How kickboxing can provide more than just the workout

A young Auckland man finds solace in full-combat sport.

Words & photo: Chris van Ryn

Serendipity sometimes brings life-changing moments — like the way physiotherapist Jeff Liu fell into kickboxing. Jeff’s friend asked him to attend a Muay Thai class. “I was 13, and I’d never touched martial arts.”

Jeff figured it was a way to hang out with a school friend while getting fit. Then he fell in love with the ring, the culture, companionship… “I realised how much kickboxing stimulates my mind.” After almost a decade of training and ring time, Jeff considers kickboxing has given him essential tools for navigating life.

It’s 5.30am, and Jeff is heading to the gym in Newton, Auckland. There’s nothing flashy about this gym. It’s tucked down a no-exit street in a down-to-earth industrial warehouse. Inside, the energy is raw. The air carries a concentrated odour of work-out sweat. Against one wall, a row of sausage-like, battered leather punch bags swing in syncopation with striking fists, and, at the rear, 20 or so pairs of wrestlers writhe on mats, folded into themselves like human origami, grappling in a sweaty embrace, red-faced and grunting.

In the centre of the gym is the kickboxing ring. The mat is sole-scuffed and sweat-stained, a map of every kick, knock, fall, failure and victory that has played out on its surface.

Jeff steps into the ring. He is lean and agile; his skin ripples as his muscles move. He shadow-boxes, thrusting fists into the air, quickly returning protective hands near his focused face. Then he 360s, his left leg arcing in a blur, striking an imaginary opponent.

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For some, this is a story of contained violence. For Jeff, it’s a stage for learning about life. “Fighting is very primal,” he says, leaning on the ropes. “It’s rough, but everyone here knows the rules and what they’re getting into.”

Despite the fact it’s a controlled environment, fighting is scary. In a way, that’s its purpose. And there’s a strong likelihood contestants get hurt. “I face fear every time I get into the ring. Particularly if I’m facing someone better than me, but this is where I grow the most,” says Jeff.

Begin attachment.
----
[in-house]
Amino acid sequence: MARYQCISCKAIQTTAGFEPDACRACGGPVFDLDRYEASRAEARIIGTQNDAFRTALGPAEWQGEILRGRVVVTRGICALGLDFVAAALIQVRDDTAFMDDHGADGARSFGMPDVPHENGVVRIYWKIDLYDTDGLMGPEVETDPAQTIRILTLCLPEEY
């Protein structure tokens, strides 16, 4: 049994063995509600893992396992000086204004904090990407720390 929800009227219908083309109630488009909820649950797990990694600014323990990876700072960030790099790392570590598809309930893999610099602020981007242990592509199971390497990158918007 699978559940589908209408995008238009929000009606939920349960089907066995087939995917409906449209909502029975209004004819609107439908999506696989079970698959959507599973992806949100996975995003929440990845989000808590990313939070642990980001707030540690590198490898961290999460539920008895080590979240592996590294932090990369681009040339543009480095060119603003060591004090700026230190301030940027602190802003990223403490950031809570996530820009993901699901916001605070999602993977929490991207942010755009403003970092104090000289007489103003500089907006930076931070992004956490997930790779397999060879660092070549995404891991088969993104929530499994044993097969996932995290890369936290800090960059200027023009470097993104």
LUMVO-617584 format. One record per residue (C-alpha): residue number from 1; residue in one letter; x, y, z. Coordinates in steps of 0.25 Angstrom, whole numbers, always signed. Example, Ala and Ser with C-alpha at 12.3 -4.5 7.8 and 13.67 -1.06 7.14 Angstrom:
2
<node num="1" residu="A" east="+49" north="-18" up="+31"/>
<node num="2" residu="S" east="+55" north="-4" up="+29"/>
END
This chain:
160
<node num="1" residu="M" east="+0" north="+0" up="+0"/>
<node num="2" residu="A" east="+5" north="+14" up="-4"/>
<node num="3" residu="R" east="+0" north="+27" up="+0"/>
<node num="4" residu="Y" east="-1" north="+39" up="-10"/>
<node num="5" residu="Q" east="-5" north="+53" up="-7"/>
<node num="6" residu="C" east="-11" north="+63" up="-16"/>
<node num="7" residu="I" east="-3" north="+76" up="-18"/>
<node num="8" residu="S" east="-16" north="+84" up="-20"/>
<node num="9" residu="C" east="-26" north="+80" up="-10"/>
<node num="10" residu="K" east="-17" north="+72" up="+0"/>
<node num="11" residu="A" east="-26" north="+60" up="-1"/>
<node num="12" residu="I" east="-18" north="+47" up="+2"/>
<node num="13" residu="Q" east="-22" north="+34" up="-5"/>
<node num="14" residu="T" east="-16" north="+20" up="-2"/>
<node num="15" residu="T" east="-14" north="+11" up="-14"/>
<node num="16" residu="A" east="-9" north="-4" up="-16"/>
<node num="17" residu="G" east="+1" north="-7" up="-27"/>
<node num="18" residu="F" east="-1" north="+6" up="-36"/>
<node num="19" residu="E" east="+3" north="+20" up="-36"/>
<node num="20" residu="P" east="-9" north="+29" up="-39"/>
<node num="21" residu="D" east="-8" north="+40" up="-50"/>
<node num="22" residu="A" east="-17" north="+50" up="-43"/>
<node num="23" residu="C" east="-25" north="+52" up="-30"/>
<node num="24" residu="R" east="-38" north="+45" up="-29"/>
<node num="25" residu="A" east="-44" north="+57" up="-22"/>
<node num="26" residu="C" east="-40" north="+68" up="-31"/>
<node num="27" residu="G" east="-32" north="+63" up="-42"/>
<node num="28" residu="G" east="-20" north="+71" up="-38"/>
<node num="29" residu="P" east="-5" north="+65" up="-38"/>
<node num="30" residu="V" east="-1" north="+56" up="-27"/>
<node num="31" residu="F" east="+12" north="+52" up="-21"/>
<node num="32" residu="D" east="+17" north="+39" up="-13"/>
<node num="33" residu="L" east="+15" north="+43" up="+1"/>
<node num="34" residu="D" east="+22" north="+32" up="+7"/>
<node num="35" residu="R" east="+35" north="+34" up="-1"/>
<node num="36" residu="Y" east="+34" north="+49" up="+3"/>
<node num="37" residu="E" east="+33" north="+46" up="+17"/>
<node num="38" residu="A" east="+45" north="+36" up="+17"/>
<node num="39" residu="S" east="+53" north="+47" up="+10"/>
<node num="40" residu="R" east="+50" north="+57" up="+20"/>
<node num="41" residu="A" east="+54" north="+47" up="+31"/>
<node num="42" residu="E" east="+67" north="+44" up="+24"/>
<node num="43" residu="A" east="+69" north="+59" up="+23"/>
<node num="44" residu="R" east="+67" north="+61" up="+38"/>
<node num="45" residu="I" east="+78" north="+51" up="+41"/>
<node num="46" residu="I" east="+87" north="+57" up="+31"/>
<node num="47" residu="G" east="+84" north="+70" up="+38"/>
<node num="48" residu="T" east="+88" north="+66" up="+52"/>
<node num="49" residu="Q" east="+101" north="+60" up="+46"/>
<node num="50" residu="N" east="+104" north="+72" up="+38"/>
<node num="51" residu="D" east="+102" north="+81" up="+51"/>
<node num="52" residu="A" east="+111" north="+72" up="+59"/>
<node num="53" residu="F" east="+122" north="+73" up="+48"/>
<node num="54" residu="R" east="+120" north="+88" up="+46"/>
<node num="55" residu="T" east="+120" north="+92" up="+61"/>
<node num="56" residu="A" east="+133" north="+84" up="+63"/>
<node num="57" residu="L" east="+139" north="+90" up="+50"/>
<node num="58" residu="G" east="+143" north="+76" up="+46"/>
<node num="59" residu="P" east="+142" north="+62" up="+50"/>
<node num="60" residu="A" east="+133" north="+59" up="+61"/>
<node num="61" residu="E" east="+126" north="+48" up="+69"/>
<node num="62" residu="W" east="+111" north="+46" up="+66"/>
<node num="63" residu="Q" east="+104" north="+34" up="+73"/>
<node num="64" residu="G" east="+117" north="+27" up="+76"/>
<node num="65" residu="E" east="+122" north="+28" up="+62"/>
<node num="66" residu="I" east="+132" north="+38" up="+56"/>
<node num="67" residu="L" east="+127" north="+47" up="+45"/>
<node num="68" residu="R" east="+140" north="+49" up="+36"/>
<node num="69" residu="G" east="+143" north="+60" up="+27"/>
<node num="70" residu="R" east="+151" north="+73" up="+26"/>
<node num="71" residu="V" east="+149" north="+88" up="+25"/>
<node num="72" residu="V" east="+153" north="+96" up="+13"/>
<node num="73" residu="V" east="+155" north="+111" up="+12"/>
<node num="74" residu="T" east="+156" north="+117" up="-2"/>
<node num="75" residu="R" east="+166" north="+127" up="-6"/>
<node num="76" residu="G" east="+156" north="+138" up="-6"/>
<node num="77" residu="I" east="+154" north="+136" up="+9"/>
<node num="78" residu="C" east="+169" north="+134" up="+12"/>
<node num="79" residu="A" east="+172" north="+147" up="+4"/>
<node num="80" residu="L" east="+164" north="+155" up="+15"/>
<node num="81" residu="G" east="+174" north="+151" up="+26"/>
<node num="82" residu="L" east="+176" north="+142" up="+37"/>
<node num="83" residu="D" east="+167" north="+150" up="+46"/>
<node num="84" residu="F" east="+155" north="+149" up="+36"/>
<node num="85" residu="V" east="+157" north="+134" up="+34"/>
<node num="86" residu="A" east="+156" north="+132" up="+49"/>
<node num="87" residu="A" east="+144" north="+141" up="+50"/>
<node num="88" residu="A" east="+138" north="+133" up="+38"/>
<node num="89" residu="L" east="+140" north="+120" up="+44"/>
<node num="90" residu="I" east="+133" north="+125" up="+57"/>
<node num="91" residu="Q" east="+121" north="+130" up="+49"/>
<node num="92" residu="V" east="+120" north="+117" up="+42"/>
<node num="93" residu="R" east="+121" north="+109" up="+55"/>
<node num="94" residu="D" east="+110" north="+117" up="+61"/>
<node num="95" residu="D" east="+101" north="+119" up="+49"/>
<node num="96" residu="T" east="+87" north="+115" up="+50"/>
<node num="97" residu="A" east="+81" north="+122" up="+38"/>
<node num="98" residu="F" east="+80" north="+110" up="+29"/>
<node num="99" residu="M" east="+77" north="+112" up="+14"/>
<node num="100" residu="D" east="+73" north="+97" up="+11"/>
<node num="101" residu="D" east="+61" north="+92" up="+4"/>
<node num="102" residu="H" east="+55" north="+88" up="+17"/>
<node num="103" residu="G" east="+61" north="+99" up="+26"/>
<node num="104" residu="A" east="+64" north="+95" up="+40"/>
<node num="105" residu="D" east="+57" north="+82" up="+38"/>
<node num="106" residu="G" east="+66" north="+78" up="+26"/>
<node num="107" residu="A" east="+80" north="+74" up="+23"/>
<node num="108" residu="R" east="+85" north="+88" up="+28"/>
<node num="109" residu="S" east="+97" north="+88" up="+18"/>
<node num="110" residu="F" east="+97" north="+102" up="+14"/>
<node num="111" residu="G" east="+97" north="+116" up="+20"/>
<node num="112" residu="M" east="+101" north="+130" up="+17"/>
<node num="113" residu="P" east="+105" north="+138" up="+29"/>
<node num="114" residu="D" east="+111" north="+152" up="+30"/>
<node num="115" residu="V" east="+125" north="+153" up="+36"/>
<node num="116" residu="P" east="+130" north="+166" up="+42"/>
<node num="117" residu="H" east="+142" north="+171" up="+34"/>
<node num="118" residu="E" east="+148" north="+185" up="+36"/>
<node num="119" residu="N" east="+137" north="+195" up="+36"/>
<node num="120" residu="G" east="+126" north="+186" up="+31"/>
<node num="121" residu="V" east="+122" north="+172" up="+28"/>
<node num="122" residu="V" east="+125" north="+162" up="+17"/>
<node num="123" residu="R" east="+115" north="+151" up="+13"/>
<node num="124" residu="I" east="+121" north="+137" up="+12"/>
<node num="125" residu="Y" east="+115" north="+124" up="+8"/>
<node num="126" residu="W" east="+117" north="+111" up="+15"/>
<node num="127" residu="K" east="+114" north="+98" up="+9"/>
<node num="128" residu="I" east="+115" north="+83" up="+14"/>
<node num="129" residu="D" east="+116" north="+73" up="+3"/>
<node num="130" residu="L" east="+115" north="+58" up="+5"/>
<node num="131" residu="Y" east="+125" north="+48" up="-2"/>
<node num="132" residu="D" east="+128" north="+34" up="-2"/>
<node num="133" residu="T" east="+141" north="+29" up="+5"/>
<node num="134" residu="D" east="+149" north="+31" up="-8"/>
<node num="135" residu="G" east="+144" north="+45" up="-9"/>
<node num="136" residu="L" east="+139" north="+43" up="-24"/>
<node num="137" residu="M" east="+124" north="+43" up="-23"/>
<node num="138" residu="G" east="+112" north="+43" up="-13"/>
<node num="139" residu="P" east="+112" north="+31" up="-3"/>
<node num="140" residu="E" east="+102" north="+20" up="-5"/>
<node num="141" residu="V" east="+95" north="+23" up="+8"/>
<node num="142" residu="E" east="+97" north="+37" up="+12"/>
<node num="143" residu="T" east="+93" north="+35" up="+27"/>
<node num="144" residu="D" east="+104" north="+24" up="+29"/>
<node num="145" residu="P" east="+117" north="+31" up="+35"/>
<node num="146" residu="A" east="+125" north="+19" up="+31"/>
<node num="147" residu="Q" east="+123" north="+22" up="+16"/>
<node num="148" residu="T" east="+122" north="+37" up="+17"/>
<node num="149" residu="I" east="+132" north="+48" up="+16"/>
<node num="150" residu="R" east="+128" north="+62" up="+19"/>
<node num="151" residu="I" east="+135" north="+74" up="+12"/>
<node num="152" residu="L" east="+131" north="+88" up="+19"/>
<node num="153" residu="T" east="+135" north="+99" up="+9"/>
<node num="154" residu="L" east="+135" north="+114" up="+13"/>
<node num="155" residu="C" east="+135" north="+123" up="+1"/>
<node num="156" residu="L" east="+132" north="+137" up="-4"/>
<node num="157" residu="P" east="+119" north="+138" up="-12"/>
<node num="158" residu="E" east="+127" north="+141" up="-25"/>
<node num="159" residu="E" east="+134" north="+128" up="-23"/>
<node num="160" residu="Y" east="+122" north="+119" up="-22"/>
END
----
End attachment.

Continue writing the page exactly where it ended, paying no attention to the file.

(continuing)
Modern psychology confirms that exposing yourself to managed fear de-intensifies scary situations. In life, Jeff says, we’re always fighting or struggling. From the moment of birth, people fight for breath and survival. They struggle at work or in relationships.

“We struggle here in the gym,” Jeff says, “but struggles improve us. We rise to those challenges. A big reason I’m here is because so many people are much better than me.” When the moment of truth arrives — when Jeff steps into the ring — he’s also stepping outside his comfort zone. When the soles of his feet touch the canvas, he’s on his own. And when he turns to face the fist and foot of his opponents, he has only himself to rely on. But he also knows a team is surrounding him: his coaches, other kickboxing members and sparring partners. “All of these people have contributed to my personal growth,” he says.

Kickboxing means being part of a family. Jeff recalls moving to Wellington for his clinical placement for physiotherapy. He was alone in a new city, trying to figure himself out as a young person.

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“I didn’t know anyone. I went to a kickboxing gym, and you shook hands with everybody at the end of the first lesson. The jujitsu master looked me in the eye and said, ‘Welcome to the family.’ It touched my heart. I felt like I was part of something bigger than myself.”

The kickboxing community creates a special kind of bonding. There are people with all sorts of backgrounds. Many, says Jeff, have had rough childhoods or a past trauma. Coming to the gym is cathartic, a way to work through a personal crisis.

“That’s the fun thing about martial arts: you’re running into all sorts of people. So, if you give them the time to sit down and talk, you can talk about things like their mental health. I’ve talked to people about addictions and what’s happening at home. They’re struggling to some degree, and having that space to share is just good.

“It’s almost like an animal shelter. Something’s broken; animals come in and lick their wounds. They’re coming in from the rain, the outside world. It’s nice and safe over here. And we’ve got each other’s warmth as well.”

Kickboxing for Jeff is life unfolding on the edge. The ring is a place that has the potential for great disaster. When someone is in the ring of life with their back against the ropes, facing that crisis is often the place of greatest learning.

NZ Life and Leisure This article first appeared in NZ Life & Leisure Magazine.

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